Well, it’s fair to say that I’ve listened to this album a good few times now! So much so, I think I’ve lost count. But I’m sitting here at my desk, cup of tea in hand, rocking in my chair with my eyes shut for the slower songs, and headbanging without caution to the rest, as “Winterbane” contains both ends of the spectrum when it comes to heavy metal intensity. There are songs that hit the heart, but then others that hit deeper, to the soul, with awesome instrumentals, and beautiful vocals. It makes for an album that I can listen to over and over again and it never gets tiring.

So, as I have listened to “Winterbane” so much, finding a song that stands above the rest has been a challenge, but I have found it…‘The Water Dancer’. The instrumentals are really soothing and play through the song like water in a stream which is calming and coupled with the lilting vocals make this such a relaxing song to listen to. This is a superb album and I have really enjoyed listening to it. If you enjoy Dragonforce and positive sounding, up-tempo Melodic Power Metal, played effortlessly, then I thoroughly recommend it.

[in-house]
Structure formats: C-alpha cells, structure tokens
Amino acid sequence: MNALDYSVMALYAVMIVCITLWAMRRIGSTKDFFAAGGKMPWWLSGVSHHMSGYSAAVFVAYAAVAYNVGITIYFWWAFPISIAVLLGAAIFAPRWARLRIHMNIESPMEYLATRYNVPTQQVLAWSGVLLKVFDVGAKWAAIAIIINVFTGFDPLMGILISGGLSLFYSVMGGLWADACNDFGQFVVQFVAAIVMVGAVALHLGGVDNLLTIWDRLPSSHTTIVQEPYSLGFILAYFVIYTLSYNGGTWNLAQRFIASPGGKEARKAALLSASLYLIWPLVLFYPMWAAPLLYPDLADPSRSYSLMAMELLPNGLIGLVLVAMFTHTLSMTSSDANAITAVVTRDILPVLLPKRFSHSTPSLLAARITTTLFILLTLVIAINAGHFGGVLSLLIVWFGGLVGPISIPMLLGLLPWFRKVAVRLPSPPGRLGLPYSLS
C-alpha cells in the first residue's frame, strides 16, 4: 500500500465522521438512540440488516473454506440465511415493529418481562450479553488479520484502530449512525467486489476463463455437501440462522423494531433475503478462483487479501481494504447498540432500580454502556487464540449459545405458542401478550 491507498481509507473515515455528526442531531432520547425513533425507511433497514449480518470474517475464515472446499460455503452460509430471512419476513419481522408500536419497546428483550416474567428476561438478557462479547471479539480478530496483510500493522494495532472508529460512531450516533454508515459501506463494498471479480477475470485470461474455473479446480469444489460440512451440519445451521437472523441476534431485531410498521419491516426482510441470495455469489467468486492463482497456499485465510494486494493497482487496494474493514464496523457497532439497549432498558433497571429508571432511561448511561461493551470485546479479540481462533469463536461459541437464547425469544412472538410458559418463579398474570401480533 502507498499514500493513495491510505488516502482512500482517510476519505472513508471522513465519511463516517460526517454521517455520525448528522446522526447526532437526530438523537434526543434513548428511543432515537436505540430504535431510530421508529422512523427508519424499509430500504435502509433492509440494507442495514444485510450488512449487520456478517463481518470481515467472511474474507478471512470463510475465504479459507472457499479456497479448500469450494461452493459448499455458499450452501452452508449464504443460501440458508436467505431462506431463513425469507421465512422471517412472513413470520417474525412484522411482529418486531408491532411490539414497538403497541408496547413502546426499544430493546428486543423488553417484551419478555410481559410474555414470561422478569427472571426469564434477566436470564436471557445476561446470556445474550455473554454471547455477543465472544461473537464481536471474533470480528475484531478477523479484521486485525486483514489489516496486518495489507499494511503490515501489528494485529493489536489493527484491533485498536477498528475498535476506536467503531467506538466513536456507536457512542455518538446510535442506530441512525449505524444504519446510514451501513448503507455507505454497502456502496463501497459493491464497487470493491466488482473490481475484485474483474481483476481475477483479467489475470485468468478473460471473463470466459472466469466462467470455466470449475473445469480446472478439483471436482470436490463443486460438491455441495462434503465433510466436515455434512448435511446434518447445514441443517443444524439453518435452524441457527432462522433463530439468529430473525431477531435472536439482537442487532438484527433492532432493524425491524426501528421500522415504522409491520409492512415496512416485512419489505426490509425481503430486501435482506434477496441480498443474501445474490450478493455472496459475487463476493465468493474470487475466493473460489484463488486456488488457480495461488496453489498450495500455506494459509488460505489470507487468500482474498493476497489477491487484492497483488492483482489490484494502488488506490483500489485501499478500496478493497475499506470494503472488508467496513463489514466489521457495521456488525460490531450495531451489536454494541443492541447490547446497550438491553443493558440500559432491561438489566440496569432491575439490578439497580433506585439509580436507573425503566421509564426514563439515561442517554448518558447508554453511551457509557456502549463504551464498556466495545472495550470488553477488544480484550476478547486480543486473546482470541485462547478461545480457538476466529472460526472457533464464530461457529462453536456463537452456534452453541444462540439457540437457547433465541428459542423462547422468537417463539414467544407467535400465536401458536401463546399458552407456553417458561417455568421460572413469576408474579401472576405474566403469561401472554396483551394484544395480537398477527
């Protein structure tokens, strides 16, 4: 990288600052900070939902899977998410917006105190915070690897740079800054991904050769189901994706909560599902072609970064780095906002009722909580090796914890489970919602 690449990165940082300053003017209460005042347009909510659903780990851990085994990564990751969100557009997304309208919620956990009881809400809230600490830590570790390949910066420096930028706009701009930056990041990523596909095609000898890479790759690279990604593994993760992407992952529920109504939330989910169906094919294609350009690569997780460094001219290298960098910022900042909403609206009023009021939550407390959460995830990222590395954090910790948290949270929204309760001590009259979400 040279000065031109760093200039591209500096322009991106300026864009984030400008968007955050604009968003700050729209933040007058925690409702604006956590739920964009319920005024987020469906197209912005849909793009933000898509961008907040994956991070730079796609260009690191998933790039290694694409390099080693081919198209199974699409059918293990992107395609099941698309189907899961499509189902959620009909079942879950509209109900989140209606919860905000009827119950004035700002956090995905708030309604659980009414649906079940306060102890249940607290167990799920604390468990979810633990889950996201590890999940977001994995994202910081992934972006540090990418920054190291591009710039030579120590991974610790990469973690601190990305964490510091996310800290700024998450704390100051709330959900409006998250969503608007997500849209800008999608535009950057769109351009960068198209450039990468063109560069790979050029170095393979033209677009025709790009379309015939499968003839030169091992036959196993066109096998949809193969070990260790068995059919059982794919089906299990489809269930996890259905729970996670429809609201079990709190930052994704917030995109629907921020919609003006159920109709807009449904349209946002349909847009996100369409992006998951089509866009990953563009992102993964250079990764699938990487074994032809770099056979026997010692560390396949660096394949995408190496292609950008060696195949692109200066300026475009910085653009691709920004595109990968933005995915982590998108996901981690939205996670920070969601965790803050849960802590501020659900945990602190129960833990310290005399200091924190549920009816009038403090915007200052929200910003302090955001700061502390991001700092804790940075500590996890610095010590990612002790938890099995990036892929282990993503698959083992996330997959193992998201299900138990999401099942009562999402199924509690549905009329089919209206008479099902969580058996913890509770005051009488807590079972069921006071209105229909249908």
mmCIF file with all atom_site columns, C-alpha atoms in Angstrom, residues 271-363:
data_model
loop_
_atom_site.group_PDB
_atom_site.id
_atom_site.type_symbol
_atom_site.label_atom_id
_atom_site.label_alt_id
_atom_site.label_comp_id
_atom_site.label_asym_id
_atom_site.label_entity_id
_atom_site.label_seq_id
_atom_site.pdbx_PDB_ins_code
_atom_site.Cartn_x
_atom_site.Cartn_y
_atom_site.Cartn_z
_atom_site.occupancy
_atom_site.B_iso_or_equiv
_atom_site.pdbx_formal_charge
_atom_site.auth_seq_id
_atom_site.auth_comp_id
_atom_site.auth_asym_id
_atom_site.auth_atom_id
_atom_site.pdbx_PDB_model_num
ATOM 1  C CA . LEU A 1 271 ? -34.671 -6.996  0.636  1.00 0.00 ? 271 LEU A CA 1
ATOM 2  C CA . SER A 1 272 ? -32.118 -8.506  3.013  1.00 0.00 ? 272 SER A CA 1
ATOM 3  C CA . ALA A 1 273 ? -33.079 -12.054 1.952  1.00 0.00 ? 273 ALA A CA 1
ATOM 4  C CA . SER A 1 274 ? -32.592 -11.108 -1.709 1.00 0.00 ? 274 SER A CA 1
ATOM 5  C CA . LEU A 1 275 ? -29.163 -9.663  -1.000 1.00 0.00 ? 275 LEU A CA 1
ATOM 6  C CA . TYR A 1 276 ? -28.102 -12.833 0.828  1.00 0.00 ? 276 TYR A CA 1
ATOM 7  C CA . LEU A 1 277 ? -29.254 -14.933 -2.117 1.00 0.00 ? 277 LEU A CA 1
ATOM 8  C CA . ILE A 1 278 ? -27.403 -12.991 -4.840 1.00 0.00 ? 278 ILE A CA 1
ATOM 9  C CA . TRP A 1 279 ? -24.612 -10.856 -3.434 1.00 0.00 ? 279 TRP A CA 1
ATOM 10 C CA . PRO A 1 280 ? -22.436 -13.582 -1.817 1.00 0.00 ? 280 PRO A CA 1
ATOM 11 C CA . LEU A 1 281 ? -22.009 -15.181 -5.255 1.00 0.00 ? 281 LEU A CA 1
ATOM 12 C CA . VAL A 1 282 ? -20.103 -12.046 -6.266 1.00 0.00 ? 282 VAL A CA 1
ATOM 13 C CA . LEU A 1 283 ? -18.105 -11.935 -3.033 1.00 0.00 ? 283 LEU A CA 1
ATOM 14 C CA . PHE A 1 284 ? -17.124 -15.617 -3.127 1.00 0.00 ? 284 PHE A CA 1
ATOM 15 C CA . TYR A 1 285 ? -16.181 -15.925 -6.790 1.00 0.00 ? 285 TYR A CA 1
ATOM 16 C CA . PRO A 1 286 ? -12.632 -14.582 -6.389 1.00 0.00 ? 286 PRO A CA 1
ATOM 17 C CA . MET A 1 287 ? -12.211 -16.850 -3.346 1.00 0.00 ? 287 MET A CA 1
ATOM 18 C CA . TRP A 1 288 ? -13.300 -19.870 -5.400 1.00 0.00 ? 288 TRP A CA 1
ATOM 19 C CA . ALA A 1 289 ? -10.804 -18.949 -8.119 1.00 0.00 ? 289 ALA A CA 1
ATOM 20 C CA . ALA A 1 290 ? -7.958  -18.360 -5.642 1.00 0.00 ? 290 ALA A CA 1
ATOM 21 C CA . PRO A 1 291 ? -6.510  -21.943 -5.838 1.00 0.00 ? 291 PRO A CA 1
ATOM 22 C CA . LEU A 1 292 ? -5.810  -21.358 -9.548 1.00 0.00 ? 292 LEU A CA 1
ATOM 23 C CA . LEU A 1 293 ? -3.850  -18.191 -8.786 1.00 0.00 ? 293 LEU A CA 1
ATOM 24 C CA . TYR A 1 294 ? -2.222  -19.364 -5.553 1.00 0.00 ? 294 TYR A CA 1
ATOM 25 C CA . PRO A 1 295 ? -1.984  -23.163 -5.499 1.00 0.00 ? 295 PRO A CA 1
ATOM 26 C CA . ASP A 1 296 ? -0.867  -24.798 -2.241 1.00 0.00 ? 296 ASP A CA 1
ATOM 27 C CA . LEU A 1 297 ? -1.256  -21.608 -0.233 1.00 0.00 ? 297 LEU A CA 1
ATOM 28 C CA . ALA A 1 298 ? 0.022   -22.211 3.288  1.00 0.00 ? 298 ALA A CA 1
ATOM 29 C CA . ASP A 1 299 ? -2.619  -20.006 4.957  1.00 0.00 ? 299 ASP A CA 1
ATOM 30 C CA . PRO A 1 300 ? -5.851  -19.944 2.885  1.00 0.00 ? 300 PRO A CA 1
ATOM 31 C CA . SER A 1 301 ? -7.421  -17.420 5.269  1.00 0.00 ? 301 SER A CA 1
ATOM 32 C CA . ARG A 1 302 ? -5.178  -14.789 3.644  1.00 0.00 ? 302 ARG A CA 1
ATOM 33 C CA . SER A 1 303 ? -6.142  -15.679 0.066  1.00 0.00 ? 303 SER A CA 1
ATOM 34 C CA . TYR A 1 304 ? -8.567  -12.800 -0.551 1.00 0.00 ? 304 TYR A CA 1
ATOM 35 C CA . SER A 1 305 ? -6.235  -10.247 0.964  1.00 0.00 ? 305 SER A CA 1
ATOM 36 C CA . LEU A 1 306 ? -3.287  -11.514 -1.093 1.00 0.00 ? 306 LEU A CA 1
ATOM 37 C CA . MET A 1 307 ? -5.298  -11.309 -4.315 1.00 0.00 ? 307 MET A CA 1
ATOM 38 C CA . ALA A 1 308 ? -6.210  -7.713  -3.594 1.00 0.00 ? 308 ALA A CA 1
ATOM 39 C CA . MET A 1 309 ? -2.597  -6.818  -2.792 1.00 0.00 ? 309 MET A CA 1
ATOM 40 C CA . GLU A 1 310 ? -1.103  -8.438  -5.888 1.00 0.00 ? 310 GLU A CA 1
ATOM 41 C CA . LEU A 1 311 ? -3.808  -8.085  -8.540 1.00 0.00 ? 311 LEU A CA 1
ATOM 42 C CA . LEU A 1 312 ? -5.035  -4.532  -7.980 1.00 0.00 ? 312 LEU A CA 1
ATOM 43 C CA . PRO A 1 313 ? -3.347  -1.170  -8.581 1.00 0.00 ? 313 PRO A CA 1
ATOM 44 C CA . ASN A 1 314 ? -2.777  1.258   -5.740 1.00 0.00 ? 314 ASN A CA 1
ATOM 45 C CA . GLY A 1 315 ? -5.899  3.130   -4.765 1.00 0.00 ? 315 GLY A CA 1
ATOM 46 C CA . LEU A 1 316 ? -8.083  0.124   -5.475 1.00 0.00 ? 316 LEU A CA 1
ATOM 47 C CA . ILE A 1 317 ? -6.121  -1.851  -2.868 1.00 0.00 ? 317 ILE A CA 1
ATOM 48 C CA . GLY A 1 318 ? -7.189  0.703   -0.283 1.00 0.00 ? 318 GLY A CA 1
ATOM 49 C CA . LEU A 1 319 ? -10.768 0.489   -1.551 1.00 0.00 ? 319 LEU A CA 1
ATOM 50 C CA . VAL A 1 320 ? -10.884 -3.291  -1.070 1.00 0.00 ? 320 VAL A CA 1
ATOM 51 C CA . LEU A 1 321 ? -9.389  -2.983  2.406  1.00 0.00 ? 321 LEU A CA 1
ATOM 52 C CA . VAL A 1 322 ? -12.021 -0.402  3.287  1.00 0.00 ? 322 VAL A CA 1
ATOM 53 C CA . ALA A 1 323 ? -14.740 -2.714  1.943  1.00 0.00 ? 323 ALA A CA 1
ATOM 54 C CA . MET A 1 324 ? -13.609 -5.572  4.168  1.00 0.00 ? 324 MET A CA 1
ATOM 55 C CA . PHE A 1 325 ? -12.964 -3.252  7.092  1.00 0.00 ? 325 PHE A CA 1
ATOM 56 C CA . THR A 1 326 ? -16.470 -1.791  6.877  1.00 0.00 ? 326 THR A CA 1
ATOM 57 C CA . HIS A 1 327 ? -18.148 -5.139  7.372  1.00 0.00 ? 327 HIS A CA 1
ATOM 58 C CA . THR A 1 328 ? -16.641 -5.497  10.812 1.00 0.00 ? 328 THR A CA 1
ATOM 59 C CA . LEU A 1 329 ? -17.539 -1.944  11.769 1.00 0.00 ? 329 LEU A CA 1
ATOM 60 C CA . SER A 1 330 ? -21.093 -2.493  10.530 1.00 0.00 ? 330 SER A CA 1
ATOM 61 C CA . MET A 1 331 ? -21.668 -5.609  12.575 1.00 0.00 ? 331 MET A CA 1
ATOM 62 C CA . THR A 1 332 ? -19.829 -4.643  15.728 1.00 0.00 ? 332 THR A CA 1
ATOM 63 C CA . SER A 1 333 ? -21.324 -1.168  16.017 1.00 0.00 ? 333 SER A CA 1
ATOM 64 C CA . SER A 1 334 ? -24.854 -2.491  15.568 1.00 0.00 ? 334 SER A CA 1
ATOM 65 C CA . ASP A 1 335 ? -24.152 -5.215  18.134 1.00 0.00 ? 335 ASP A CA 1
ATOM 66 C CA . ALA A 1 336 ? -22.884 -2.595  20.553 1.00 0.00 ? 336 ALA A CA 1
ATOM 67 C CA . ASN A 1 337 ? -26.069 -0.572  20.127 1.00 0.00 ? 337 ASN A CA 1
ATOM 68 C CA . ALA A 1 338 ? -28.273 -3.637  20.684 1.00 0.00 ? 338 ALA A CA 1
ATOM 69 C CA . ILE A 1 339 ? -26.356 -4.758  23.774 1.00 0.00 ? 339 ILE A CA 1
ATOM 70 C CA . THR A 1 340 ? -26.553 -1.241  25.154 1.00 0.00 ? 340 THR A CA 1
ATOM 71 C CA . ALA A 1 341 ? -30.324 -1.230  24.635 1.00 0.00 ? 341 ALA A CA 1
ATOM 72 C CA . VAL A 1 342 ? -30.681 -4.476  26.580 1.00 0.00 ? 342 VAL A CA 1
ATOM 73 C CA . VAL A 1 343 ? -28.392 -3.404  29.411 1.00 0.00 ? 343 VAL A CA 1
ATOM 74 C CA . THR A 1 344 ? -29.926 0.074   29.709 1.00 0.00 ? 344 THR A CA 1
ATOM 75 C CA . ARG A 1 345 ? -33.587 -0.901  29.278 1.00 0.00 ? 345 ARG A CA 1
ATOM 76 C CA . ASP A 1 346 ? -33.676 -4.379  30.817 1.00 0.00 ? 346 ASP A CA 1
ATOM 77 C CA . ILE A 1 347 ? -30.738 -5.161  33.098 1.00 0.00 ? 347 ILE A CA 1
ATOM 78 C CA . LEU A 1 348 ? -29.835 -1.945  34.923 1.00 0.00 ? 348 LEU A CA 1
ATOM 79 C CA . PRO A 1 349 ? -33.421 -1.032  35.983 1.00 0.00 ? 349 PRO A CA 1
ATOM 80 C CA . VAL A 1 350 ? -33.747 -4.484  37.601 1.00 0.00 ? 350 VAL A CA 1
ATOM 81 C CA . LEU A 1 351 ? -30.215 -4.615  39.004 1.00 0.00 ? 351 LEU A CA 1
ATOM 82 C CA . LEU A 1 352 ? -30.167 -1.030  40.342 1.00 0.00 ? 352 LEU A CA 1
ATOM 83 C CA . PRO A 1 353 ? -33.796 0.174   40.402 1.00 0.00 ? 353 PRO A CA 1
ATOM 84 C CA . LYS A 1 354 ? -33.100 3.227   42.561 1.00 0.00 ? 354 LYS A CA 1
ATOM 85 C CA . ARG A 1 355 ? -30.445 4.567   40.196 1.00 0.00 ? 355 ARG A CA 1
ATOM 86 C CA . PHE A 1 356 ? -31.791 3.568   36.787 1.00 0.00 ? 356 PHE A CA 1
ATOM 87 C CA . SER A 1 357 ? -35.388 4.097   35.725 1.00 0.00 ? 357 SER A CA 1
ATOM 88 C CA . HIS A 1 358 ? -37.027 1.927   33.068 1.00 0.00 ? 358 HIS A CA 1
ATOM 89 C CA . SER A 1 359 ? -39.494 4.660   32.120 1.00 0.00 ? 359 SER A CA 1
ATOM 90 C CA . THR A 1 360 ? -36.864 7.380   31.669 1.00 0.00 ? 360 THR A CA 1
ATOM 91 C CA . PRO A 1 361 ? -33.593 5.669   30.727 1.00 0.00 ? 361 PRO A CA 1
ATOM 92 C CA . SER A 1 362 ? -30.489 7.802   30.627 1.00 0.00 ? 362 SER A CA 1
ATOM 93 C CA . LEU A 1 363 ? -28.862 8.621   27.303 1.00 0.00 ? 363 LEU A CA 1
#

‘Embrace The Night’ (Official Video)

01. Embrace The Night
02. Towards The Sun
03. Far Beyond
04. The Lone Stranger
05. Crown Eternal
06. The Water Dancer
07. Angels In Disguise
08. Night Crawler
09. Tales Of The Forest
10. Blood On The Snow

Federico Mondelli – Keyboards, Guitars & Vocals.
Giada “Jade” Etro – Vocals.
Francesco Zof – Bass.
Niso Tomasini – Drums.
Fabiola “Sheena” Bellomo – Lead Guitar.


Frozen Crown Promo Pic

Disclaimer: This review is solely the property of Mark Pritchard and Ever Metal. It is strictly forbidden to copy any part of this review, unless you have the strict permission of both parties. Failure to adhere to this will be treated as plagiarism and will be reported to the relevant authorities.

Lasting Maze – Thunder EP

Thunder EP Cover Art

Lasting Maze – Thunder EP
Release Date: 23/04/2021
Running Time: 26:12
Review by Simon Black

This Brazilian Melodic Metal four piece have been hammering the boards since 2014 and this EP follows their first, “Silent Spring” back in 2016. There’s been a couple of singles in between, which are included on here, but it definitely feels like a full album is the next key step. The musical style doesn’t stay still, which is nice and tells me that this is a band that has depth of writing skills, but is probably struggling with the finances needed to get a full album off the ground.